If or perhaps or but: Old Possum and his Cats
Those cats –
Jellicles, Gumbies, Bravos, and all – have taken on a practical role in recent decades beyond anything that their biographer may have expected when he introduced himself to them in the 1930s. Certainly he was aware that their species might be found anywhere from St James’s Street to Bangkok but he never suspected that the great Jellicle Ball would be danced around the world to the infinite satisfaction of his and his publisher’s bank balance. However misinformed Gus the Theatre Cat may now appear to be when he judges that ‘the Theatre’s certainly not what it was’ and ‘these modern productions are all very well’, he does remind us from his days of acting with Irving and Tree, that the foundations for all the song and dance lie in Old Possum’s penetrating verbal reflections on the effanineffable nature of his subjects.
may certainly be present in the phrasing of those reflections, for it’s easy to see a relationship between the street ballads and the vaudeville turns of past times:
Young Jockey he courted sweet Mog the Brunette
Who had eyes like carnations and eyes black as jet…
but a greater influence was surely that of another cat-philosopher, the companion of Fosse: the elderly Edward Lear. He had been known to Young Possum from the boy’s schooldays in St Louis. Missouri and is echoed indirectly in the ballad forms of the Practical Cats, and directly in their dance by the Jellicle Moon. Elsewhere we are told how pleasant it is to know Mr Hodgson (and, by contrast, how unpleasant to know Mr Eliot). Did not, too, the publisher on whose editorial board Mr Eliot sat produce one of the best and most popular collections of Lear’s nonsenses?
The cats themselves
began to make themselves felt early in the 1930s when Master Tom Faber and the delectably-named Miss Alison Tandy would receive letters and verses from ‘Possum’ or ‘Uncle Tom’ as he began to explore the names and natures of his practical cats (and of Pollicle Dogs as well). Gradually manuscripts describing all the eventual dramatis personae accumulated and in 1939 Messrs Faber & Faber published the first edition of the verses, dedicated by O.P. to Mr. T.E.Faber, Miss Alison Tandy, Miss Susan Wolcott, and Miss Susanna Morley (all Eliot’s god-children) and also to the Man in White Spats. That was Eliot’s long-time friend and some-time flat-mate, John Hayward, who was himself the subject of a manuscript poem, sent to Alison in 1937 with the ms. of The Rum Tum Tugger.
was a very modest production, thin and with a pale yellow jacket which carried the only illustrations, done by O.P. himself, showing some cats climbing a ladder on the front and O.P. roller-skating with the Man in White Spats on the rear. Verses on The Naming of Cats and TheAd-dressing of Cats framed the twelve subjects, one of whom, THE GREAT RUMPUSCAT, puts in a late but decisive appearance in the verses about the awful warring of the dog-tribes of the Pekes and the Pollicles. In 1953 Cat Morgan (a former pirate cat) introduces himself and is given five stanzas to recount his current position as Commissionaire at the house of Faber & Faber. It should also be noted that the ‘unpleasant’ Mr Eliot, with ‘his conversation / Restricted to What Precisely / and If and Perhaps / or But’ made recordings of the verses with a gravitas that wonderfully enhanced the nonsense of it all.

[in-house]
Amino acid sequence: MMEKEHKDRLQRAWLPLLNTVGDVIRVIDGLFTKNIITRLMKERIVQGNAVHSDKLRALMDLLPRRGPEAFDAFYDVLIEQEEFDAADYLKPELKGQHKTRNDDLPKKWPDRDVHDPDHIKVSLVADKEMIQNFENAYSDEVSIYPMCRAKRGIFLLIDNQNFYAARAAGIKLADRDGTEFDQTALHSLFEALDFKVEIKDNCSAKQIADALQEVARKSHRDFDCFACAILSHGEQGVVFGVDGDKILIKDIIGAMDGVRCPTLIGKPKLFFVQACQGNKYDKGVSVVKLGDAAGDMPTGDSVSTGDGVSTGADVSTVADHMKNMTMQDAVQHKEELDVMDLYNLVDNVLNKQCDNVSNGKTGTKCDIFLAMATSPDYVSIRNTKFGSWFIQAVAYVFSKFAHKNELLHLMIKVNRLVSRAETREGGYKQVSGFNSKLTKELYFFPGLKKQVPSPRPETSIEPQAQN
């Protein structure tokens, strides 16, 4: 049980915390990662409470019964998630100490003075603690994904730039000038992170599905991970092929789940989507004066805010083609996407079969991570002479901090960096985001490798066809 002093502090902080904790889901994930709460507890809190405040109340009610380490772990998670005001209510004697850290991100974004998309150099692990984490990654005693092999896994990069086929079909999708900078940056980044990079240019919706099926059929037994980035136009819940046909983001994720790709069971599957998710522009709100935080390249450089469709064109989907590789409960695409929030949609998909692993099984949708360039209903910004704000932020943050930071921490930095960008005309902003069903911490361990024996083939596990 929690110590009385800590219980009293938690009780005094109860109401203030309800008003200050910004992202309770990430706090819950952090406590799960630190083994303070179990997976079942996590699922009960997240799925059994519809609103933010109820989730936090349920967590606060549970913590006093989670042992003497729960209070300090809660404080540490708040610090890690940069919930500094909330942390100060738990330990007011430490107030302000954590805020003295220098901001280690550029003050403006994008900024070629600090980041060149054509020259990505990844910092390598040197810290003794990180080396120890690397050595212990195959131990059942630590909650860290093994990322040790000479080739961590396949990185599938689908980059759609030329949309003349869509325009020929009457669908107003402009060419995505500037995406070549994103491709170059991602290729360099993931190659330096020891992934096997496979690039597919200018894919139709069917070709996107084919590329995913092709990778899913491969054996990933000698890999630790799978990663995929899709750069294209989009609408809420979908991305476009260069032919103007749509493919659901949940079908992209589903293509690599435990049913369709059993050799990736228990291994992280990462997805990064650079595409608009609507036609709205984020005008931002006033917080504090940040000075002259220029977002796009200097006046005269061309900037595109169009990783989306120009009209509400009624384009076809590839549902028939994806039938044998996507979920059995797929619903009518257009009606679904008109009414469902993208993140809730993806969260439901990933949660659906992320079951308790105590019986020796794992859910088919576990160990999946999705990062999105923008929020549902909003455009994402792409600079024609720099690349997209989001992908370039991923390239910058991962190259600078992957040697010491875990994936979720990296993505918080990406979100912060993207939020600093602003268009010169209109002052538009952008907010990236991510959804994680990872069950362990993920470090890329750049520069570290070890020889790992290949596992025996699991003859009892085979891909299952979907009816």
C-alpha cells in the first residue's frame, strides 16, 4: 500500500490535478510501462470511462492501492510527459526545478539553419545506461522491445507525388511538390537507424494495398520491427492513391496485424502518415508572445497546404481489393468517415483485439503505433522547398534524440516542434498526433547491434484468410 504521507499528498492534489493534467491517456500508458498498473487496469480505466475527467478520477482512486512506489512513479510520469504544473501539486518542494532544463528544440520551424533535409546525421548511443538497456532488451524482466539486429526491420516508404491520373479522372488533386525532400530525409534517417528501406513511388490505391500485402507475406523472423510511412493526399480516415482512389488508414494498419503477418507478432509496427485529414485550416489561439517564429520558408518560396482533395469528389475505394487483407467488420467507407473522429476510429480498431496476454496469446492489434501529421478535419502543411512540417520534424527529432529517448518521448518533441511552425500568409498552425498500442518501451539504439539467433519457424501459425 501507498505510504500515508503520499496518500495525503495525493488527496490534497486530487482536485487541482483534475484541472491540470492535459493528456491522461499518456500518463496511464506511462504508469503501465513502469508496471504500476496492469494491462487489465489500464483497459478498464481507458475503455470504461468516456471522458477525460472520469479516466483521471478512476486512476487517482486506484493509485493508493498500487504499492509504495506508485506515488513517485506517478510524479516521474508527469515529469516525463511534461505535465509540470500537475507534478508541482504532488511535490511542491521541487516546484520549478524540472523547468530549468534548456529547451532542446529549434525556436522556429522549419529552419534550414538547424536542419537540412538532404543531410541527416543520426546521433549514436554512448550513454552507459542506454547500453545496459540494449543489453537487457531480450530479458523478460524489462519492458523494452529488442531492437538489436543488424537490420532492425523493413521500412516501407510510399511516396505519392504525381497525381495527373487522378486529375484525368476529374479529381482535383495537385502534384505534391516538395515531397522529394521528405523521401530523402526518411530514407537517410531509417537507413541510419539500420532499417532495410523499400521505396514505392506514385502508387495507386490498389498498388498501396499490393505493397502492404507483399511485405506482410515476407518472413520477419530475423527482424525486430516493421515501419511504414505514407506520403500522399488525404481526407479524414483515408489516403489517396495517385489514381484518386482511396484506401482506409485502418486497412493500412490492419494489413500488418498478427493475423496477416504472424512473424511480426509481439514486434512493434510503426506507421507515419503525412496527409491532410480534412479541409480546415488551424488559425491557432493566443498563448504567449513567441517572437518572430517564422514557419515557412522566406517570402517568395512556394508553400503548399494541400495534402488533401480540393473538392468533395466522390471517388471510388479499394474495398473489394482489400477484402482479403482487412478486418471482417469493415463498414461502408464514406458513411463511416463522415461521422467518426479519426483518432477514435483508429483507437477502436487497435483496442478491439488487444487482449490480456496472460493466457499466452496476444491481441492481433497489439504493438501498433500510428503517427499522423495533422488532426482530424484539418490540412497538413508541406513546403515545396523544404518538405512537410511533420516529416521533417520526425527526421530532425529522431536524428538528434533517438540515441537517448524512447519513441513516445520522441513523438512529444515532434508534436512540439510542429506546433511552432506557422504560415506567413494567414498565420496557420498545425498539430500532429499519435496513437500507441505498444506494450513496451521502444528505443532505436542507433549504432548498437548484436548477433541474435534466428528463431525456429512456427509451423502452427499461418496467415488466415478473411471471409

seems to be a term insisted upon by Old Possum for these and many other casual effusions, distancing them from the more formal ‘Poetry’. The point is germane if we consider the question of the book’s later illustrations which were first done by Nicholas Bentley within a year of the original publication. (It was clearly intended from the start that there should be pictures and an attempt had been made to get pleasant Mr Hodgson – then in America – to do them. Sketches were also made by the Man in White Spats.) But Eliot had great reservations about the pairing of illustrations with Poetry. In a letter of 1962 he laid out a stringent critique which can have a universal application: that a pictorial interpretation comes between the writer and his readers, producing something which should be left to their imagination. And while Verse might be exempt from such a ban, the aptness of pictorial interference was still relevant and he was never entirely happy with Bentley’s efforts (which were probably excused for commercial reasons). I doubt he would have stood for such interpretations as those by Axel Scheffler or Errol Le Cain where the words are overwhelmed by the designs. Since he also reprobated the setting of poems to music, one wonders what his response might have been to Cats?
nonetheless brought to light (thanks presumably to Valerie Eliot) the ‘questionable career’ of a hitherto unknown character, one who ‘haunted many a low resort / Near the grimy road of Tottenham Court’: Grizabella; the glamour cat. Her life, alas, was cut short: ‘It turned out too sad…I can’t make my children weep over a cat who’s gone wrong’.
This article could not have been written without reference to The Poems of T.S.Eliot, edited by Christopher Ricks and Jim McCue (2 vols. Faber, 2016). Rarely has a book for children been given such attentive and rewarding scholarship as that accorded within those volumes.